One of my hobbies lately is tracking the development and progression of this trend called the “Filipino Food Movement.” It’s a hashtag I’ve been using to promote my own culture’s food–more often when I eat out but also on the rare occasion when I cook something at home. I’m hoping Filipino food gets more traction internationally, just like how Vietnamese, Korean, and Thai food are familiar to Western palates now.
In support of such awareness and growth of Filipino cuisine in my own neighborhood, I attended one of Irenia Supper Club‘s pop-up dinners in Costa Mesa, CA. Yesterday was my first time going to such an event, and it was a great introduction into the world of fine dining. Irenia Supper Club is the brainchild of Chef Ryan Garlitos, who named his restaurant after his grandmother Irenia. “…the Irenia Supper Club aims to create modern Filipino inspired dishes that are reflective of grandmother’s style and values and also demonstrate Chef’s commitment to making deliciously imaginative plates. Currently a monthly Pop-Up Supper Club, Irenia’s long-term goal is to operate as a brick and mortar restaurant in Orange County.”1
Last night’s dinner was six courses prepared by two teams: Chef Garlitos and the folks from Irenia Supper Club, and Chefs Nate Overstreet and Ashly Amador of Wheat and Sons Butcher. I should clarify that not all the courses were strictly Filipino-based, but the non-Filipino dishes presented flavors that remind me a lot of Spanish cuisine, but within an American framework.
Here are the six courses from the dinner:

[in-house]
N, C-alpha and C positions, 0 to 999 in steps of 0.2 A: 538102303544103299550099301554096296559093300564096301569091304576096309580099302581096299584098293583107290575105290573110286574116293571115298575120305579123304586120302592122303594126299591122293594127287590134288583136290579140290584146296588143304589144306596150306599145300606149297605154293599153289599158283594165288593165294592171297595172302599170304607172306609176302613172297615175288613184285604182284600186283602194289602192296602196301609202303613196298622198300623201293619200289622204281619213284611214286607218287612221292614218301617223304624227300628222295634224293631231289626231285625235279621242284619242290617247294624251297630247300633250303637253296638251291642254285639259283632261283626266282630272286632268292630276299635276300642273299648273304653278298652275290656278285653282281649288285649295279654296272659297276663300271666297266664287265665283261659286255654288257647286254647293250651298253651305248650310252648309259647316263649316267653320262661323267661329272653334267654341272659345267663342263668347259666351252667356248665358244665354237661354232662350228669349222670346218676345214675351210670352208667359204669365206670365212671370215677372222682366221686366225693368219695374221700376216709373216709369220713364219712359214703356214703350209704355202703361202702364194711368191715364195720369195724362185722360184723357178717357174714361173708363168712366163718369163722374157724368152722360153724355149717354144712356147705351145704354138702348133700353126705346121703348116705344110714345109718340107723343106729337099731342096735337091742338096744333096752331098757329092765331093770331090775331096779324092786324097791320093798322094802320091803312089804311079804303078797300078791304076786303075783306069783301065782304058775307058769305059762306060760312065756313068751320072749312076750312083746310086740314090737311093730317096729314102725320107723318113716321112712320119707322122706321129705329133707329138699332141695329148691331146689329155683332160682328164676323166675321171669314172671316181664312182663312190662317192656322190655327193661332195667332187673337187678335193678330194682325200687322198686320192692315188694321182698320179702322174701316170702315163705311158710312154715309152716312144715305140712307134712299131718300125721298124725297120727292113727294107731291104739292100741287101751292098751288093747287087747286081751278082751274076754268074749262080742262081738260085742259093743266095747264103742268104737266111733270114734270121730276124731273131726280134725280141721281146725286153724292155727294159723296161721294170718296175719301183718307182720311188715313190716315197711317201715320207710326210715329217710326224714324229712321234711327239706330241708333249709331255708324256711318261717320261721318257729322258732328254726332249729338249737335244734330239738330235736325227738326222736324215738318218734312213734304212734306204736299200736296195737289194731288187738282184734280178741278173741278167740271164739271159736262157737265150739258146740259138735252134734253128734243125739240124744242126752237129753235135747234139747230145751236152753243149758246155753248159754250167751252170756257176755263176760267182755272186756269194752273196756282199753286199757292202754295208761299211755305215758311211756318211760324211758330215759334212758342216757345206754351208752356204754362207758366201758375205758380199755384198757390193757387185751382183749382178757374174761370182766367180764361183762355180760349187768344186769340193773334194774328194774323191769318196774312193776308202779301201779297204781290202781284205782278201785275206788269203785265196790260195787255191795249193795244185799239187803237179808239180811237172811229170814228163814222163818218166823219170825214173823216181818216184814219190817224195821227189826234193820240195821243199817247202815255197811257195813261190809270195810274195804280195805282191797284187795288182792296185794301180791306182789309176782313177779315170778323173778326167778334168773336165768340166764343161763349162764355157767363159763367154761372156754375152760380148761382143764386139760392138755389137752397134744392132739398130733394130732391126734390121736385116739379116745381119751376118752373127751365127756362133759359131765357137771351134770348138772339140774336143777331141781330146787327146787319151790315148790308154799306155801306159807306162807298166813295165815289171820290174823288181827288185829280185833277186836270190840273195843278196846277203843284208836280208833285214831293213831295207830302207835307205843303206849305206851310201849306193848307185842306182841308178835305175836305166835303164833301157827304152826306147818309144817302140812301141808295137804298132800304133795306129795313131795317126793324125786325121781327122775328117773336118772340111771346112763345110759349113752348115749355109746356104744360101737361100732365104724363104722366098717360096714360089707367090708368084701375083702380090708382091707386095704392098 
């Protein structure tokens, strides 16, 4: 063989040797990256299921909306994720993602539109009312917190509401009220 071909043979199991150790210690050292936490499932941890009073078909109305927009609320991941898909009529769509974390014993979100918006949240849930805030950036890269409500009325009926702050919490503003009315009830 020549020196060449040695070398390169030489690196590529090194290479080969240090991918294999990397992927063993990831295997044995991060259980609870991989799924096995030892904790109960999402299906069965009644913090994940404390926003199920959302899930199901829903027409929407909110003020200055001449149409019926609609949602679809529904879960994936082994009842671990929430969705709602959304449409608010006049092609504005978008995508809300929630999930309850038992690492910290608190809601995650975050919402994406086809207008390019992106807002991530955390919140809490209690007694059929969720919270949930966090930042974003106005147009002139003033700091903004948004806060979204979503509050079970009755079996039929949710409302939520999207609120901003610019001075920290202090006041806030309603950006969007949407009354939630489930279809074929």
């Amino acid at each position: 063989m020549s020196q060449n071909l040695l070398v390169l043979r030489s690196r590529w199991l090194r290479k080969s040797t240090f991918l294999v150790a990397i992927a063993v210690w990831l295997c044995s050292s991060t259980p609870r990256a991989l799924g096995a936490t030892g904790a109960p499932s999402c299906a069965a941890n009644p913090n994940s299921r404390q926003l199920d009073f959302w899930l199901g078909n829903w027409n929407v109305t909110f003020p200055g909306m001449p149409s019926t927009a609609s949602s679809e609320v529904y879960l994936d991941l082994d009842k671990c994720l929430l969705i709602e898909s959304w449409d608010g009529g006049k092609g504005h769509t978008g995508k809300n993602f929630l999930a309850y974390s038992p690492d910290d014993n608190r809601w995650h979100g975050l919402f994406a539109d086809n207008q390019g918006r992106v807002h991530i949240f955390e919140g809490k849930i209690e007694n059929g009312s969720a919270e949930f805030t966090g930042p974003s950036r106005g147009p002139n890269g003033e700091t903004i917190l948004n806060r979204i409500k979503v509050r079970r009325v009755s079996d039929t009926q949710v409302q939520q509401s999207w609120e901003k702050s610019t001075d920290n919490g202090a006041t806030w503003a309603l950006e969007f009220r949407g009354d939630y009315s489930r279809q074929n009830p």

1. Salad Sariwa (Tagalog for “fresh”)
I wanted more salad so I could eat more dressing >_> 😀
2. Dungeness Crab Conserva
I would call this a very friendly, comforting introduction to chicken tinola soup. My own family tends to make theirs with a little more ginger/lemon edge with chicken drumsticks in a big pot. The version above is definitely a more elegant, muted take on what I remember from youth.
4. Mussels Caldo Verde
A hearty thick broth with potatoes, tomatoes, and chopped sausage. Almost reminded me of gumbo with the smoky sausage.
I’ve made afritada for myself before–but only with chicken thigh. This pork shoulder was tender, but a little dry. I much prefer making this dish with chicken. Nevertheless, the roasted carrot and shishito was a treat for me, and I could spoon the sauce over rice for days.
6. Cassava Cake
I’m not much of a coconut or cassava fan but this was delicious and not too sweet! Win win.
Overall the dinner was well-executed, and I could not have asked for a nicer first pop-up supper. I am looking forward to attending the Los Angeles series of dinners by Lasa LA.
If you’re in the Southern California area and want to learn more about fine dining and Filipino cuisine check out the following:
Irenia Supper Club (Orange County)
Lasa LA (Los Angeles)
It feels good to learn new things every day! 🙂